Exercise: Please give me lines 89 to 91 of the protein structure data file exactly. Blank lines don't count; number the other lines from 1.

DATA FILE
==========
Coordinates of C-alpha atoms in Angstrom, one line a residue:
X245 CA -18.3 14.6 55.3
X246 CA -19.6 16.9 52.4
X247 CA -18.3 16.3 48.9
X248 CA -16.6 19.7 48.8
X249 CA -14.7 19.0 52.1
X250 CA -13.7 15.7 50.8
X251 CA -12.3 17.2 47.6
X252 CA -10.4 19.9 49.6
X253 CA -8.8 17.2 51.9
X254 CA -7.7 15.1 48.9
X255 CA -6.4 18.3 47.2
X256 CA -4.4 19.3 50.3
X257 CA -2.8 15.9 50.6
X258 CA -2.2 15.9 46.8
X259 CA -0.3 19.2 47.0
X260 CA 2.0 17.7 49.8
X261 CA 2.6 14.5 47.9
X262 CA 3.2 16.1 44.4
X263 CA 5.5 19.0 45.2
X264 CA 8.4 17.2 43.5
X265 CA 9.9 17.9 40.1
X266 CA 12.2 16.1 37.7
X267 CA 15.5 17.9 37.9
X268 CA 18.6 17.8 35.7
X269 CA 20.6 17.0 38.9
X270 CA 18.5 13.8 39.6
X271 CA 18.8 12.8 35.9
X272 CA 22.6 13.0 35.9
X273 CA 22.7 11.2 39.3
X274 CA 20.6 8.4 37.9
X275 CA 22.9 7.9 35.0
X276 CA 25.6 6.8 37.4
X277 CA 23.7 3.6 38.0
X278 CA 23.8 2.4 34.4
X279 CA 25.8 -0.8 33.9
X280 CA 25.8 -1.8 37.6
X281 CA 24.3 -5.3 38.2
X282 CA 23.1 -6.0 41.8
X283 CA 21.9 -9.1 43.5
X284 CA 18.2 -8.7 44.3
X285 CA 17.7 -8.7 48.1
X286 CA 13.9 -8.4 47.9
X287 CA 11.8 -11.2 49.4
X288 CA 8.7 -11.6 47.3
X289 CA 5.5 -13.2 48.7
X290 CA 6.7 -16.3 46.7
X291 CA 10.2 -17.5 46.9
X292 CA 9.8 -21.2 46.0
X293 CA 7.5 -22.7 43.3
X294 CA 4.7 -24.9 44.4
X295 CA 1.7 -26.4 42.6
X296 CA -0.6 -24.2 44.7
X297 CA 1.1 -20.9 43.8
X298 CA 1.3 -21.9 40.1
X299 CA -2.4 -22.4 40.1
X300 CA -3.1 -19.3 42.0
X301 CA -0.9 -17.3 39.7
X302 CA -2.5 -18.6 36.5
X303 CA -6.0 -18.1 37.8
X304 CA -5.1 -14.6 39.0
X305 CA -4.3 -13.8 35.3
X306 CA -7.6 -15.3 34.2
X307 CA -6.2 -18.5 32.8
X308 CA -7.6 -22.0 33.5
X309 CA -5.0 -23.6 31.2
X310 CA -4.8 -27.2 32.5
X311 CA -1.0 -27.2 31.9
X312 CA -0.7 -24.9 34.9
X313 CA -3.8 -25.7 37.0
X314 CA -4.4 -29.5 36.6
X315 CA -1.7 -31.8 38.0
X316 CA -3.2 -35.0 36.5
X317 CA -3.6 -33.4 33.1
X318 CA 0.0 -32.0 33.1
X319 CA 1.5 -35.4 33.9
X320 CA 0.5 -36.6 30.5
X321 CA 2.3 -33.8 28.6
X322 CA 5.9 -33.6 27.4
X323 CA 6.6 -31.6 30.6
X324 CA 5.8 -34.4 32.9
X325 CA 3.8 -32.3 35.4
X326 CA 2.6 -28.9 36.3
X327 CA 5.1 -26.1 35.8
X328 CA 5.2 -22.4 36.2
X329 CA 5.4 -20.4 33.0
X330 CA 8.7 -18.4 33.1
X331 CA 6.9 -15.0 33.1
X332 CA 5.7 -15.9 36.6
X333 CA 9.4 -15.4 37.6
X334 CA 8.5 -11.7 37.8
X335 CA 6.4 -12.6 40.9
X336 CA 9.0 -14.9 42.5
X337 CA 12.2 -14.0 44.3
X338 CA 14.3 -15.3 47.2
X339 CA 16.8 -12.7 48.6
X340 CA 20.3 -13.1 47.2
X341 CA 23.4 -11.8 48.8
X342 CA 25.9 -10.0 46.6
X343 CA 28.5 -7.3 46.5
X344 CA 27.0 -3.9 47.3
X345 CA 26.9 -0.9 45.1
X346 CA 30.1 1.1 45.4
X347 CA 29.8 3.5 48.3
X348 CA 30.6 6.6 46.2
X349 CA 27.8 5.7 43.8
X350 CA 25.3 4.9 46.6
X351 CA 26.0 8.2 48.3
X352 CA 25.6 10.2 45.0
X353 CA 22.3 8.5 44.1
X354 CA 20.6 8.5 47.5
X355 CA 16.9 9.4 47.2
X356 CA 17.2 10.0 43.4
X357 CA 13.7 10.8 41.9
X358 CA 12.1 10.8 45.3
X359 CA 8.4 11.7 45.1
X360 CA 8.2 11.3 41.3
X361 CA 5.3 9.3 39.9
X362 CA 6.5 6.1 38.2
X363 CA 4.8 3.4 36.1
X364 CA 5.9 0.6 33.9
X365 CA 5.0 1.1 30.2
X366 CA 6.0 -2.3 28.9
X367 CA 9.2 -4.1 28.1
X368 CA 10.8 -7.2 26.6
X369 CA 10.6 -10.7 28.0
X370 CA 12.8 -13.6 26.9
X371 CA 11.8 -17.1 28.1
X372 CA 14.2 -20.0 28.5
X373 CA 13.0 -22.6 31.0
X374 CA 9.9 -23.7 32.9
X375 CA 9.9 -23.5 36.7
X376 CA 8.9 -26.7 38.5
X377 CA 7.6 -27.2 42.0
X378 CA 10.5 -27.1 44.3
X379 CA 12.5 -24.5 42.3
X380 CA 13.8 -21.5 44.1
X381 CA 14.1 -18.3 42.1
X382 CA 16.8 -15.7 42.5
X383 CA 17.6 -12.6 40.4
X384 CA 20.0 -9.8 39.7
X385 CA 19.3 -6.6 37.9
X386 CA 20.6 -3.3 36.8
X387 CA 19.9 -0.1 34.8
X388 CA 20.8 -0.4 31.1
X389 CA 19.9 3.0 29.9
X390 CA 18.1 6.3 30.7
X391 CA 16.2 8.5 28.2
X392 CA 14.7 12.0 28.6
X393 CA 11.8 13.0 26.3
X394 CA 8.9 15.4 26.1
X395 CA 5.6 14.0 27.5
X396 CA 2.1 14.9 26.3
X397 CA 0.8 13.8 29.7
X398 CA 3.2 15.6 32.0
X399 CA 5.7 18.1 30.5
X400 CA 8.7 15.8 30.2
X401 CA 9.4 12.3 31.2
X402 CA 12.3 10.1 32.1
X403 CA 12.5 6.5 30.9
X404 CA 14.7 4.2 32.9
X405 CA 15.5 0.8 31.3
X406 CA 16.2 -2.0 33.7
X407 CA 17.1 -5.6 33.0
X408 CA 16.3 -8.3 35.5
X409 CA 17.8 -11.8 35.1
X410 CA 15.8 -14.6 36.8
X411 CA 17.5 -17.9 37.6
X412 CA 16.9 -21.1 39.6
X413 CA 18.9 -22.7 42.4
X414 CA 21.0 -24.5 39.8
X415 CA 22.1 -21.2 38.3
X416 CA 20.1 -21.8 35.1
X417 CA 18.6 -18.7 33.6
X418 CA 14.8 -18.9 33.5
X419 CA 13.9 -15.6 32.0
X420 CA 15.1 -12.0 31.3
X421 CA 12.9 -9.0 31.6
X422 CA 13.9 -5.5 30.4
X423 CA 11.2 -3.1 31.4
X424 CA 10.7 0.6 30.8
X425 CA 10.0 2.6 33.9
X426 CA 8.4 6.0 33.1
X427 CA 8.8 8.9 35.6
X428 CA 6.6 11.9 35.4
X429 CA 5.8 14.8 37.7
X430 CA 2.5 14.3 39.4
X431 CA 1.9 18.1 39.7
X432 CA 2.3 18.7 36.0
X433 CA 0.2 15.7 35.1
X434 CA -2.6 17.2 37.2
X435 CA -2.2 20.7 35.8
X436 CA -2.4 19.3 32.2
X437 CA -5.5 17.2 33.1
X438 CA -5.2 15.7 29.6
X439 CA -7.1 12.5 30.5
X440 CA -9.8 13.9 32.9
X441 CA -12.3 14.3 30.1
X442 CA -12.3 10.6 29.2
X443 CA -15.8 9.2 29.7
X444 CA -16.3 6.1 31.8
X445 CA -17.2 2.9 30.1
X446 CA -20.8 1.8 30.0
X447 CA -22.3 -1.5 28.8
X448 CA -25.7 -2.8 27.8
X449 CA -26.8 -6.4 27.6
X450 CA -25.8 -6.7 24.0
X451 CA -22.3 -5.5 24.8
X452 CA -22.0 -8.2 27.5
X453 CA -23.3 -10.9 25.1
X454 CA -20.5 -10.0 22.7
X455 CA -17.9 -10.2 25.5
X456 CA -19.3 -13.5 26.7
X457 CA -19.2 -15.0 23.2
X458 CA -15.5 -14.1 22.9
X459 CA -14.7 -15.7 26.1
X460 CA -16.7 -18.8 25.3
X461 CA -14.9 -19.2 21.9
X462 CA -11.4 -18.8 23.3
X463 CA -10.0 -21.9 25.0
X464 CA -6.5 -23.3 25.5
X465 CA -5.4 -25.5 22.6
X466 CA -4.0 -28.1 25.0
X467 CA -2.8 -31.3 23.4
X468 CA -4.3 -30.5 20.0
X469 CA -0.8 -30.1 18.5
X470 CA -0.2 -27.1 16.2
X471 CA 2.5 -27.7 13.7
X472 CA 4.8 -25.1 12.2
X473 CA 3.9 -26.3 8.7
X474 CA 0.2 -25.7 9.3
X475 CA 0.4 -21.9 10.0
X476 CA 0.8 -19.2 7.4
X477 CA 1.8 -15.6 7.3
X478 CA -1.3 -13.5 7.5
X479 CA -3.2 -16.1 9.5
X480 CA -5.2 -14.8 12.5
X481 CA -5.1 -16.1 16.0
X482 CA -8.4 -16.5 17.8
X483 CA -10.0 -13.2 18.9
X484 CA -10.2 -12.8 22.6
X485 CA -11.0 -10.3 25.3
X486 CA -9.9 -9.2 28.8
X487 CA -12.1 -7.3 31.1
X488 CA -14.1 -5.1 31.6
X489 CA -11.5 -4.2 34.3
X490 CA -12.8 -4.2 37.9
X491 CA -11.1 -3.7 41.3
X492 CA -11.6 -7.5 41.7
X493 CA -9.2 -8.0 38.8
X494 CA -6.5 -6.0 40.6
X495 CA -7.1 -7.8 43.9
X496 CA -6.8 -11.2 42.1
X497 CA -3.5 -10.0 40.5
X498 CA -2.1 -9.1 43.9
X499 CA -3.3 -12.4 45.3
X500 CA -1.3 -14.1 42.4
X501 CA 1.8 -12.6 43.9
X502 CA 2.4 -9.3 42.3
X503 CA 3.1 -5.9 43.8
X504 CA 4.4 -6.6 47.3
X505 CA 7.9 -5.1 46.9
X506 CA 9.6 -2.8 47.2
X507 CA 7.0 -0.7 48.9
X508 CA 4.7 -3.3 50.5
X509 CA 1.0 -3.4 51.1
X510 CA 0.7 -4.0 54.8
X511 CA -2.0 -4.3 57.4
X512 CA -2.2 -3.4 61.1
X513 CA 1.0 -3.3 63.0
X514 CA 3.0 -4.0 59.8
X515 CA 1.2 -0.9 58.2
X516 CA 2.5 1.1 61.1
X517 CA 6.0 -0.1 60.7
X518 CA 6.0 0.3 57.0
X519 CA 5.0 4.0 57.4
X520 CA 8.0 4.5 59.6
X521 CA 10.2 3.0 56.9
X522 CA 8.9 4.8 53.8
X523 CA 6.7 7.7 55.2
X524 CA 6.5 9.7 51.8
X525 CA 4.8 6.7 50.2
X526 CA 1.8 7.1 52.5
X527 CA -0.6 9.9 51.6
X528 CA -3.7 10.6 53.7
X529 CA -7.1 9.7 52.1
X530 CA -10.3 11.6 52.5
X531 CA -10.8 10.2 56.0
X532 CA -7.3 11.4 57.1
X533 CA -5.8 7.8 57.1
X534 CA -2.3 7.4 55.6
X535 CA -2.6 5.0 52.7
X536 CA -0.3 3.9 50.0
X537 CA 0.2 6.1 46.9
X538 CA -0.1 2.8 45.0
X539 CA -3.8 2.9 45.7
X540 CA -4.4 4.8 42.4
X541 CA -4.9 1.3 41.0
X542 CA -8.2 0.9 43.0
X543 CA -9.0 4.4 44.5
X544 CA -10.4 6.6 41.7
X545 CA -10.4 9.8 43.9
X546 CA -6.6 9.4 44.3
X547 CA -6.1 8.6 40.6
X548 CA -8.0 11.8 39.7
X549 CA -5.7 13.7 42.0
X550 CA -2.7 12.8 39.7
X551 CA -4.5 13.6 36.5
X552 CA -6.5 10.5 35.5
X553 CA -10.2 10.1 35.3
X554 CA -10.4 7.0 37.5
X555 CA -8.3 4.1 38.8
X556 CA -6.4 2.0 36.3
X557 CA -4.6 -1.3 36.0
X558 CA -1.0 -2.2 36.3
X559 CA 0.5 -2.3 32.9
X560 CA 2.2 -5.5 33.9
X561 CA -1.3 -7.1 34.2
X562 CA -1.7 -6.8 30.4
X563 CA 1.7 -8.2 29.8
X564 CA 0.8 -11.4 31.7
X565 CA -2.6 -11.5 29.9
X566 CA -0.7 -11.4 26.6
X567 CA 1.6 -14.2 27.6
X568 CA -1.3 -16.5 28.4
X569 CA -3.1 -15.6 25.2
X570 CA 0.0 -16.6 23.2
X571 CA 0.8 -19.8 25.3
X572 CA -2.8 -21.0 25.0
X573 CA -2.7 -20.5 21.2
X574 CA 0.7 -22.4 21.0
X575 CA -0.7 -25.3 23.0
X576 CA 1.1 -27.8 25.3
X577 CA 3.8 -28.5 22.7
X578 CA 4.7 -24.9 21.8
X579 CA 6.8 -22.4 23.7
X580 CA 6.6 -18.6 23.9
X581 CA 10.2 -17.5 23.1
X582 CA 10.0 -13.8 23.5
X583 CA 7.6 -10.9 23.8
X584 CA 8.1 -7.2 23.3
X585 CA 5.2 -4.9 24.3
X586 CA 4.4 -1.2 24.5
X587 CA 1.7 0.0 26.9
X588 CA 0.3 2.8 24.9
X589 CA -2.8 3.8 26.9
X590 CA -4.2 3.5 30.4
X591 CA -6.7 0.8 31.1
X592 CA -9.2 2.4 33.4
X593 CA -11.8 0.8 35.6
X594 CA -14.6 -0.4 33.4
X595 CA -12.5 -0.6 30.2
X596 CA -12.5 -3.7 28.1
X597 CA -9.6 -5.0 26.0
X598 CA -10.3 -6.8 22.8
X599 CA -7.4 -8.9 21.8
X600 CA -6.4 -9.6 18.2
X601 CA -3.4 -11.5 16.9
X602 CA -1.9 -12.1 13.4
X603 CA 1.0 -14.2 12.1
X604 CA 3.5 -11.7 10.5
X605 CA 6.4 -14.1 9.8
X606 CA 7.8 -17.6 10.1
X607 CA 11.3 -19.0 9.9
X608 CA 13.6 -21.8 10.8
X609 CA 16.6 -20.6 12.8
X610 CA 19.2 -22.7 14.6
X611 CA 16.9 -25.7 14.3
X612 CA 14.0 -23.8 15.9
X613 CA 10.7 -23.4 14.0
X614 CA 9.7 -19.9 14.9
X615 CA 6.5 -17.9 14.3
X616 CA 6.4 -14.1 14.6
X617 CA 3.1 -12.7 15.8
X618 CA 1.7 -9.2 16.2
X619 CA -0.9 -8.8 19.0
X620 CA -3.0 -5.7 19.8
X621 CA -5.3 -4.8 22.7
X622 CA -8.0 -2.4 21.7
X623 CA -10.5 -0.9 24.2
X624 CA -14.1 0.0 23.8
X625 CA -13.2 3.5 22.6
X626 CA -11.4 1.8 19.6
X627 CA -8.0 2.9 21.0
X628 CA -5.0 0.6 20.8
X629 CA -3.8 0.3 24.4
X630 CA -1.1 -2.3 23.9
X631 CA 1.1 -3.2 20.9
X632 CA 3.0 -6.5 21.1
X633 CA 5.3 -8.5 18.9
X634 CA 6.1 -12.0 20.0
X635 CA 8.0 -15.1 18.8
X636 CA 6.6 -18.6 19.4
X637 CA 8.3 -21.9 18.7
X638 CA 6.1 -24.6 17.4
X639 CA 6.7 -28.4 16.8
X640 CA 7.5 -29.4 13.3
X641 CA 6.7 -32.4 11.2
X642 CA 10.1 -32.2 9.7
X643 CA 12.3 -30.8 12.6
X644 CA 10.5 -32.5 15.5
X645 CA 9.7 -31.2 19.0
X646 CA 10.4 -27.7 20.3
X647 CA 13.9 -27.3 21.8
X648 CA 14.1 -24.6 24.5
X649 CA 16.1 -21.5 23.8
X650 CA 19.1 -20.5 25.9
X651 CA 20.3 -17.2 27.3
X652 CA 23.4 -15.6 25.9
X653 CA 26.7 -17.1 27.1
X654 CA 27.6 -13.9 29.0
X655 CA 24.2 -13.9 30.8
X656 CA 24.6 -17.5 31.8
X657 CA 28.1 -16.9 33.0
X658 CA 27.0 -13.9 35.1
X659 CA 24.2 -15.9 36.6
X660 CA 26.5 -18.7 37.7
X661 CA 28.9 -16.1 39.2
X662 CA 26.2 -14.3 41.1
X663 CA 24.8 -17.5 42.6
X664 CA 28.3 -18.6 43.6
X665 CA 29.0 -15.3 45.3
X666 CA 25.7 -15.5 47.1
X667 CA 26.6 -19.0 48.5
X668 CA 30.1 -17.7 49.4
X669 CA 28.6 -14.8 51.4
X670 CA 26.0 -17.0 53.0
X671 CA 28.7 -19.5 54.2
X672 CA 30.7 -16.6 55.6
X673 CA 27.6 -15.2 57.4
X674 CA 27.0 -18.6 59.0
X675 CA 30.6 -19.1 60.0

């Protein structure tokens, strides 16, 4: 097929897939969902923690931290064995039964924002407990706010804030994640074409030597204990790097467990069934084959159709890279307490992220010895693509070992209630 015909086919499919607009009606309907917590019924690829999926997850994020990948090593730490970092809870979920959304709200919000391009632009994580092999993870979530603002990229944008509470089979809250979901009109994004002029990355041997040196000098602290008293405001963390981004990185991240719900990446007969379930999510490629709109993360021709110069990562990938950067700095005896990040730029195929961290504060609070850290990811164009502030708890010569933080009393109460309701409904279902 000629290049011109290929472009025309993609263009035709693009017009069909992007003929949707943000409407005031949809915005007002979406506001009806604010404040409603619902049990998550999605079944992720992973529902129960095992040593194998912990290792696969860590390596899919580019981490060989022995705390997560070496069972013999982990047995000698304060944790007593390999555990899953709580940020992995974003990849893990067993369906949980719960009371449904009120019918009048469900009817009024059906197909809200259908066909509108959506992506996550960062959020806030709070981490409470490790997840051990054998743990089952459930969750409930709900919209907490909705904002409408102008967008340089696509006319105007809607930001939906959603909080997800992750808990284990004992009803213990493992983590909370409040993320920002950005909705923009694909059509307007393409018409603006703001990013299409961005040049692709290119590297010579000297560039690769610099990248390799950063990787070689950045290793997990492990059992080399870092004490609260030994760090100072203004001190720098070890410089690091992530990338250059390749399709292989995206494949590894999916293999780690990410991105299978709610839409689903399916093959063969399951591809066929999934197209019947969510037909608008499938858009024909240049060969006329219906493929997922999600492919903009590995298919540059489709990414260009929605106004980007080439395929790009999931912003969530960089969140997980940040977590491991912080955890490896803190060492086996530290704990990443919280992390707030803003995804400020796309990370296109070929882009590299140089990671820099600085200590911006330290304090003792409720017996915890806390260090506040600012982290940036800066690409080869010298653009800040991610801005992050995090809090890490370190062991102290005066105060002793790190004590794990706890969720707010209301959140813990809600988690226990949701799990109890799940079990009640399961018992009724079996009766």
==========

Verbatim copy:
X332 CA 5.7 -15.9 36.6
X333 CA 9.4 -15.4 37.6
X334 CA 8.5 -11.7 37.8